G. L. Mayberry (P. A. Hendrick with him,) for the plaintiff.
W. I. Badger (W. H. Hitchcock with him,) for the defendant.
SHELDON, J. There is no doubt of the general proposition that one who does an unlawful act is liable in damages to any one who sustains personal injuries or other special and peculiar damages therefrom. Moeckel v. Cross & Co. 190 Mass. 280 . Kirby v. Boylston Market Association, 14 Gray 249 , 251. It is for this reason that one who so constructs or maintains a structure upon his own premises as to cause an artificial discharge or accumulation of water upon a travelled way, so as by its freezing from natural causes to make the use of the way dangerous, may be held to answer to any one who, being rightfully upon the way and in the exercise of proper care, is injured in consequence of such dangerous condition. Of the numerous decisions which have applied the principle in this State, it is sufficient to refer to Hynes v. Brewer, 194 Mass. 435 , and Cavanagh v. Block, 192 Mass. 63 . For the same reason, one who so constructs the roof of his building as to create a danger that ice and snow will fall therefrom into the highway is liable for injuries caused thereby to any one injured by such a fall while travelling upon the highway. Shipley v. Fifty Associates, 101 Mass. 251 . As was said by Chapman, C. J., in the case last cited, "Any act of an individual, though performed on his own soil, if it detracts from the safety of travellers, is a nuisance."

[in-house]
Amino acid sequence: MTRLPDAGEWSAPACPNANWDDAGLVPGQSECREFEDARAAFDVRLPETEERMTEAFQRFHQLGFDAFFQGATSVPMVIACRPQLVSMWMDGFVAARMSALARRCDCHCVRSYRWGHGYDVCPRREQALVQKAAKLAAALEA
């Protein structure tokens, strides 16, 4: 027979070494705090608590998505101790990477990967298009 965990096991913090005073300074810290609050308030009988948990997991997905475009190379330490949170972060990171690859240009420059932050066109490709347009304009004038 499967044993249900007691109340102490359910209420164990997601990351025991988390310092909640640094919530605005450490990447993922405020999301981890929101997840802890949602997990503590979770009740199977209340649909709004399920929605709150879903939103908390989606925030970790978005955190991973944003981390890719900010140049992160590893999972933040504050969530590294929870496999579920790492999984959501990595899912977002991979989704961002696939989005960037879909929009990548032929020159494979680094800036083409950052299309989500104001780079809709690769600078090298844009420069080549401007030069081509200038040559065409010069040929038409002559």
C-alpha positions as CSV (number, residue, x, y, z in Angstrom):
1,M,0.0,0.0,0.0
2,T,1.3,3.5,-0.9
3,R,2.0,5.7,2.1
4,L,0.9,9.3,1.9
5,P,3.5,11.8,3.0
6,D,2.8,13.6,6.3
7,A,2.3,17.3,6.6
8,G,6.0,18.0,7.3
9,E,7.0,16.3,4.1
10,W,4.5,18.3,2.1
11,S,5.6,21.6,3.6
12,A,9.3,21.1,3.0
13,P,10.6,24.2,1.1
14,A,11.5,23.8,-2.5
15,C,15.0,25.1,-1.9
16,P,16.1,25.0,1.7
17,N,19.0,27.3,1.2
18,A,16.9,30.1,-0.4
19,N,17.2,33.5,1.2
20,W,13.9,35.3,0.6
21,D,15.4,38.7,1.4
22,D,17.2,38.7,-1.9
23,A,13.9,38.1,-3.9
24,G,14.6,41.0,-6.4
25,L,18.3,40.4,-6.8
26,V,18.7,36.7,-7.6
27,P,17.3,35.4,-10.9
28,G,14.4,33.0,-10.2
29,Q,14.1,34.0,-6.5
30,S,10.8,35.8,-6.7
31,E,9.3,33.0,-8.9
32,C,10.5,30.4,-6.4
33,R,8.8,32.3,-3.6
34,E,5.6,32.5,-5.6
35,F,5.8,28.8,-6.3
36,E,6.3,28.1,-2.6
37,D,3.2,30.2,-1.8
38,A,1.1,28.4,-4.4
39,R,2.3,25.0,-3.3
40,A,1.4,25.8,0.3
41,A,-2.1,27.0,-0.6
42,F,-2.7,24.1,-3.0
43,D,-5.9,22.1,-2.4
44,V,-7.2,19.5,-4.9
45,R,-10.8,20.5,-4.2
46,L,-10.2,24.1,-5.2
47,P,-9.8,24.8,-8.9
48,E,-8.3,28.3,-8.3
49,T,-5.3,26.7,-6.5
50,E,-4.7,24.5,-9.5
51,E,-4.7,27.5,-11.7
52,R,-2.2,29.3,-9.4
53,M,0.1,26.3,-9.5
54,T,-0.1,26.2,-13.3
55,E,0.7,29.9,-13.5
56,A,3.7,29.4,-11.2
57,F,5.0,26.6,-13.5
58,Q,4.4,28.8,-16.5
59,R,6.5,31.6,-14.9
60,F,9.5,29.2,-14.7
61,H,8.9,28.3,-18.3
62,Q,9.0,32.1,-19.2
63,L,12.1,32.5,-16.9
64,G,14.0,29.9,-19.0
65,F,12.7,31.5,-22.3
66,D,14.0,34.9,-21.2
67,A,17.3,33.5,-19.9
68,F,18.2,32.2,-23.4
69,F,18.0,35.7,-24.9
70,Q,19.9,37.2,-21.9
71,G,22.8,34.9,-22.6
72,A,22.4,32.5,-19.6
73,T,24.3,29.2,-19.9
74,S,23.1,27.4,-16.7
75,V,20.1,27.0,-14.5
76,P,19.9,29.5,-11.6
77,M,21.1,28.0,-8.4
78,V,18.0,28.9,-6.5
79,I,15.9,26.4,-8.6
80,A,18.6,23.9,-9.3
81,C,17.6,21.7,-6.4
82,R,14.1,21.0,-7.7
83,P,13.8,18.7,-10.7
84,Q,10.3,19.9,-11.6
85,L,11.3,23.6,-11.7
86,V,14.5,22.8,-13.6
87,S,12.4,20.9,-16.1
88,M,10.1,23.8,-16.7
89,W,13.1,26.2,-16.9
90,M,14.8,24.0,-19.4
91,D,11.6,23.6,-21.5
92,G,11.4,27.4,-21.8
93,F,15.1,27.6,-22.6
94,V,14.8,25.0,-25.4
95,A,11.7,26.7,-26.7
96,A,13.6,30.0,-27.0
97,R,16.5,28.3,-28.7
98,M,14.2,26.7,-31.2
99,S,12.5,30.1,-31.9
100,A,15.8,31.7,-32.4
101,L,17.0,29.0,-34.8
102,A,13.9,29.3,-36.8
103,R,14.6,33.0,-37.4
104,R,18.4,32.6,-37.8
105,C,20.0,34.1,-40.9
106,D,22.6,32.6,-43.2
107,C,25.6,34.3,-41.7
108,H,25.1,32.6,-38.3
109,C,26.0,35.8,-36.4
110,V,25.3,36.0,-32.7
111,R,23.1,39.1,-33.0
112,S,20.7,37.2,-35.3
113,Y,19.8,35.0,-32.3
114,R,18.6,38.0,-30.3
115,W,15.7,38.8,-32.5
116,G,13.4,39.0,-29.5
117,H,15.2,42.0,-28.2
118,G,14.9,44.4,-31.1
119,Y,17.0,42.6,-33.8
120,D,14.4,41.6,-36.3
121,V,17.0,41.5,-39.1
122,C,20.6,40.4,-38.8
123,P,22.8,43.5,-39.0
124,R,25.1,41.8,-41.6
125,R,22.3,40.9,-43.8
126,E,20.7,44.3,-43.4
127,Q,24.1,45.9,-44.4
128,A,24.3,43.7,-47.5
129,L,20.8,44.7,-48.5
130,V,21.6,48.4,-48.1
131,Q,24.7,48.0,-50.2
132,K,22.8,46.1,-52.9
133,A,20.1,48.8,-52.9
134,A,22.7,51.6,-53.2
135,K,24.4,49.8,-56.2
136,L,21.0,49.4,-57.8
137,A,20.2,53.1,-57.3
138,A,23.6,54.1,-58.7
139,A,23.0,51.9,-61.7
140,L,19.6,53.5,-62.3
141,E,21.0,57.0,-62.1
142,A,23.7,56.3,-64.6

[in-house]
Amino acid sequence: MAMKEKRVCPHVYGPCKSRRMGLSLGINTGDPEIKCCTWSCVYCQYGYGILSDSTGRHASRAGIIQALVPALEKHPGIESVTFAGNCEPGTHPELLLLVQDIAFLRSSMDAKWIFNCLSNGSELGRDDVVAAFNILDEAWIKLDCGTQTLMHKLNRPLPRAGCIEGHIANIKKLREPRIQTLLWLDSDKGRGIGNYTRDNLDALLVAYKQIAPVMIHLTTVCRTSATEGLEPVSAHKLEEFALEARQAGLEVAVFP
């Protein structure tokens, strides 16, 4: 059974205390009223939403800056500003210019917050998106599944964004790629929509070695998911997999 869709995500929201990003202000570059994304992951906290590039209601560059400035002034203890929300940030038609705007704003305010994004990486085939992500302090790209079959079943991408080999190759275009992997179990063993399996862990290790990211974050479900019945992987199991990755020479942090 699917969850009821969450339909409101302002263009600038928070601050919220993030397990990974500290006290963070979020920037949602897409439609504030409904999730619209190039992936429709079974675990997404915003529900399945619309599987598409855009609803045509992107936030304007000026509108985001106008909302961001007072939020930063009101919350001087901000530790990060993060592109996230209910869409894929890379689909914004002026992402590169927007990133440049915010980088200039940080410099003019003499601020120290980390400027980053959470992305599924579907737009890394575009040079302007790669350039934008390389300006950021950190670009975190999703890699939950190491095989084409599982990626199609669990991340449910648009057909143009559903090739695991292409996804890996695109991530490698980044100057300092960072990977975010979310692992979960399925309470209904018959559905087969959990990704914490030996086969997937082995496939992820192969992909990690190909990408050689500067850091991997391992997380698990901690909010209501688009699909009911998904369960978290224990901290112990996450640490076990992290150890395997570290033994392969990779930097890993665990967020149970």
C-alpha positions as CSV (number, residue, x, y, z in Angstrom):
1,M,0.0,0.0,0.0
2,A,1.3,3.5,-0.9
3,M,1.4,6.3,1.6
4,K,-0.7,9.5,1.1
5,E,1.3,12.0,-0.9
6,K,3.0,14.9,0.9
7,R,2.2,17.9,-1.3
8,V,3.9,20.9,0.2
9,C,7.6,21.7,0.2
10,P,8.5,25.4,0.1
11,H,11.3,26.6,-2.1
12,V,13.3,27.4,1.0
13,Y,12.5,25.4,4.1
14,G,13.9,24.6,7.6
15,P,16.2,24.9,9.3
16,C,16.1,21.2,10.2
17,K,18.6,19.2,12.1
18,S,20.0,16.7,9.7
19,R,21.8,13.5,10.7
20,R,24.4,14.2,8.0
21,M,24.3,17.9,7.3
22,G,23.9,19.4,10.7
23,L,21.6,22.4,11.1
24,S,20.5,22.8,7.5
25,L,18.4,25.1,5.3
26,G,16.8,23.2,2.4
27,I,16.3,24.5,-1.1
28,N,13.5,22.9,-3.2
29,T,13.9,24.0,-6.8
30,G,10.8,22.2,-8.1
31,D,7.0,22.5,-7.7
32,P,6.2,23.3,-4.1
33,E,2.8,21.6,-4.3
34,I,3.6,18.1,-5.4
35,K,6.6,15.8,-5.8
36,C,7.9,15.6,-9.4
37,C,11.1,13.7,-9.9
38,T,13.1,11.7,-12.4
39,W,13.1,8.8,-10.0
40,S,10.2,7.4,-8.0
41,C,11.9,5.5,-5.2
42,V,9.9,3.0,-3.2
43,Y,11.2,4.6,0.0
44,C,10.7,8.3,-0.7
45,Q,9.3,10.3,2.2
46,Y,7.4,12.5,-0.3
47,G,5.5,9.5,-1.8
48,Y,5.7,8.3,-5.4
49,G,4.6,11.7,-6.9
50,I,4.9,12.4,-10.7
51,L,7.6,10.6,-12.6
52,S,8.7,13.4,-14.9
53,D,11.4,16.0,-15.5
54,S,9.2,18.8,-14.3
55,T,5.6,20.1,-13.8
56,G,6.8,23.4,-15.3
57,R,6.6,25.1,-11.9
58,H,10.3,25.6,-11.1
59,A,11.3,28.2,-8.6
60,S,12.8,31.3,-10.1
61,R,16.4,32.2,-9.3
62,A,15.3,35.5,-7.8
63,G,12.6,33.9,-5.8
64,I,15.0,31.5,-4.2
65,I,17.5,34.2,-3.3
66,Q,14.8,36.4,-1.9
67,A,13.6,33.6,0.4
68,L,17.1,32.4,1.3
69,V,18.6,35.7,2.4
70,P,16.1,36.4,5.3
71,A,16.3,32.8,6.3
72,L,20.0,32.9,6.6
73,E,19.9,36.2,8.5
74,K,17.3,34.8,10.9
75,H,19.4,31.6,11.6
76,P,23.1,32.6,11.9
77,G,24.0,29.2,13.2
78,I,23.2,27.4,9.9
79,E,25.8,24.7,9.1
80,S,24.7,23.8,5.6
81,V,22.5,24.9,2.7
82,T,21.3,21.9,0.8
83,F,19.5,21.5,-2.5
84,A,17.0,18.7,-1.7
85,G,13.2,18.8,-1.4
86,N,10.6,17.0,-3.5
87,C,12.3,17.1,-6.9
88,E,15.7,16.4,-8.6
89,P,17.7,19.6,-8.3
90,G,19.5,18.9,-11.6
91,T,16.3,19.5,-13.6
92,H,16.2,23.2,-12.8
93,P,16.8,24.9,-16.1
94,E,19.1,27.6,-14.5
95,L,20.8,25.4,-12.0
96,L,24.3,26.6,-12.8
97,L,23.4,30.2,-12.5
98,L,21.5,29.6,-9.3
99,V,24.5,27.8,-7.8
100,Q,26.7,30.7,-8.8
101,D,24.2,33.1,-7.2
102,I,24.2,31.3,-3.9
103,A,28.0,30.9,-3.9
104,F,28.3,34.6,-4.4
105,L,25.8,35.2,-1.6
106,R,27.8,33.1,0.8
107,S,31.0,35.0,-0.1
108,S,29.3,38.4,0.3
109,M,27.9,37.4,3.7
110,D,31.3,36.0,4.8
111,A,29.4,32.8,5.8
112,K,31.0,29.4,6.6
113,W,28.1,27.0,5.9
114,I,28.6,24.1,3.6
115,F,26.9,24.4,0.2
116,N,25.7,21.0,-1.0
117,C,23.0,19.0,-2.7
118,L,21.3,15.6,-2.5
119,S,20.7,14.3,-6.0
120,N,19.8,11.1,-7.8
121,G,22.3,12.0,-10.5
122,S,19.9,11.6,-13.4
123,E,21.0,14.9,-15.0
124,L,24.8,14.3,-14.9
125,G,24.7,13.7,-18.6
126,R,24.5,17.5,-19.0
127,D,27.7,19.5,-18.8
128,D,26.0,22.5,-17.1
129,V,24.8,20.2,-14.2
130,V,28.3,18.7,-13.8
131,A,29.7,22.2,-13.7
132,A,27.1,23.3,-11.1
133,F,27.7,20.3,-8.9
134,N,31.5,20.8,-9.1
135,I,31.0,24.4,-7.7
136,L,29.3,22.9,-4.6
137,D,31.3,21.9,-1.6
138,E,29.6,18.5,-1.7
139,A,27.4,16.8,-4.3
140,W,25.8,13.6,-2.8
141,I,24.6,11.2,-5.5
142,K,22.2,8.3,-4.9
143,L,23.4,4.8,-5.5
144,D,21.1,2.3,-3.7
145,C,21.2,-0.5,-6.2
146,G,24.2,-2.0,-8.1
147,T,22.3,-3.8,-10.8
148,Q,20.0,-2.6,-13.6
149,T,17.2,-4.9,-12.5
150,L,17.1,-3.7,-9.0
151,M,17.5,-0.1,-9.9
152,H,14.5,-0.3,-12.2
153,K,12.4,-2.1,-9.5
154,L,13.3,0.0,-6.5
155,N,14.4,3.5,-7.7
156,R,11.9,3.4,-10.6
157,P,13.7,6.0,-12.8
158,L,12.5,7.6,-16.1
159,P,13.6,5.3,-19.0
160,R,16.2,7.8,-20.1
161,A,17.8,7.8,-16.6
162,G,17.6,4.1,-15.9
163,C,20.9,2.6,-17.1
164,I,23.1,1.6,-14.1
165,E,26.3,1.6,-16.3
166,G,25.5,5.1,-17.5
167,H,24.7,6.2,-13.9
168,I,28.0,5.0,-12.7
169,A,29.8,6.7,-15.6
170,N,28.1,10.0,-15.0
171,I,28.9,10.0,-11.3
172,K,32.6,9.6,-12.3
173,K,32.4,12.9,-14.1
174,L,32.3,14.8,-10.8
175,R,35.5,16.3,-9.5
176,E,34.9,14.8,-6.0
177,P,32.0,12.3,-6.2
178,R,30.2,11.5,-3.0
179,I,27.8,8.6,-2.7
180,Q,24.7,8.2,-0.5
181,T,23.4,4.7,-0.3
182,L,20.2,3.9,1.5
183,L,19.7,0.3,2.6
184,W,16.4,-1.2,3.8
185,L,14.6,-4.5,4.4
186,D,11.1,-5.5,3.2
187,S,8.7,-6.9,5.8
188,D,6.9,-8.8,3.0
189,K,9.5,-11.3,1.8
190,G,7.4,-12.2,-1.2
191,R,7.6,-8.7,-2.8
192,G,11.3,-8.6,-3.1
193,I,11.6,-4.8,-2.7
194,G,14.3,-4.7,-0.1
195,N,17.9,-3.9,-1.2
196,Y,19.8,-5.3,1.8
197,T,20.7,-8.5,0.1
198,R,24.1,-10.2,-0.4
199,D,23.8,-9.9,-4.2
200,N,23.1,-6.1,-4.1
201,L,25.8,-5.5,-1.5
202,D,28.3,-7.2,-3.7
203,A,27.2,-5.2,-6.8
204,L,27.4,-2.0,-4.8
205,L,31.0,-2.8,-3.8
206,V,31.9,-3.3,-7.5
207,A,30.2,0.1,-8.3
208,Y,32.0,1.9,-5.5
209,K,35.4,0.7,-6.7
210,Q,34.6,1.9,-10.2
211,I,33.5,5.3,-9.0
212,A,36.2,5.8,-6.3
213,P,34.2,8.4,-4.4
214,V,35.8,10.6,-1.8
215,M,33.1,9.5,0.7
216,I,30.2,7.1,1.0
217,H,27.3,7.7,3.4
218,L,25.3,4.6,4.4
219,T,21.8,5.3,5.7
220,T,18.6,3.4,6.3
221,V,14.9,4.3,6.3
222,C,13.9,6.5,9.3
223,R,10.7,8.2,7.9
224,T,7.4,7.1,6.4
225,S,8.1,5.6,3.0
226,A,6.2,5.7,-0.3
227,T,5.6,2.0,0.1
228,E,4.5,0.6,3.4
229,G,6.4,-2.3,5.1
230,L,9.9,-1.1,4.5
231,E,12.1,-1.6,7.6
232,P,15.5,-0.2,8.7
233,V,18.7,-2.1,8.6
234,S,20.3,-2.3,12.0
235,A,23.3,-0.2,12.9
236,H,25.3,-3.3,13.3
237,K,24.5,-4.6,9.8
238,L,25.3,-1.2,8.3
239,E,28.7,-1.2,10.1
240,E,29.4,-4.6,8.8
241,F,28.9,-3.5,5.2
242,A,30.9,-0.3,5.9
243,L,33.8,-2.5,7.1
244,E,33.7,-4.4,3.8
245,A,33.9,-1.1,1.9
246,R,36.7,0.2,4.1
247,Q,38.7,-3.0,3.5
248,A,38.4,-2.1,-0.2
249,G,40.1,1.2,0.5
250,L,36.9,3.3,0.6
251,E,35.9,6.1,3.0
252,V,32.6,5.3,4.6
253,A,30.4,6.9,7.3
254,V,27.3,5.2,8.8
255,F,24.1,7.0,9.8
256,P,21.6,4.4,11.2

The plaintiff contends that the case at bar comes within this principle. It is provided by St. 1892, c. 419, § 66, that "all buildings over forty-five feet high shall have suitable water-tight metallic leaders, and all buildings shall have leaders sufficient to carry all the water to the street, gutter or sewer, in such a manner as not to flow upon the sidewalk, or to cause dampness on any wall, yard or area." The defendant's building was over forty-five feet high. The plaintiff, while walking on the sidewalk in front of the defendant's building, was struck and injured by a mass of snow and ice which fell from under the gutter and from the upper portion of the conductor or "leader," where it had formed because the conductor had frozen up. The plaintiff offered to show that this conductor had been constructed by the defendant in 1896, and was made of corrugated zinc in sections, with joints which could slide over each other to allow for contraction or expansion; that it descended from the gutter to a point near the ground upon the defendant's premises about five feet from the sidewalk, and then turned and ran nearly horizontally out to the line of the street, and emptied upon the sidewalk; that the effect of this construction was to cause water to freeze readily in the horizontal part of it near the ground, thus forcing the water to fill up the conductor, leak out through the joints and back up into the gutter, thereby creating large accumulations of ice upon and under the gutter and along the conductor, which were likely to fall at any time; and that this was the cause of the fall of ice and snow which struck the plaintiff. And the plaintiff offered to show that this conductor or leader was not in these respects a "suitable" one within the meaning of the statute already stated.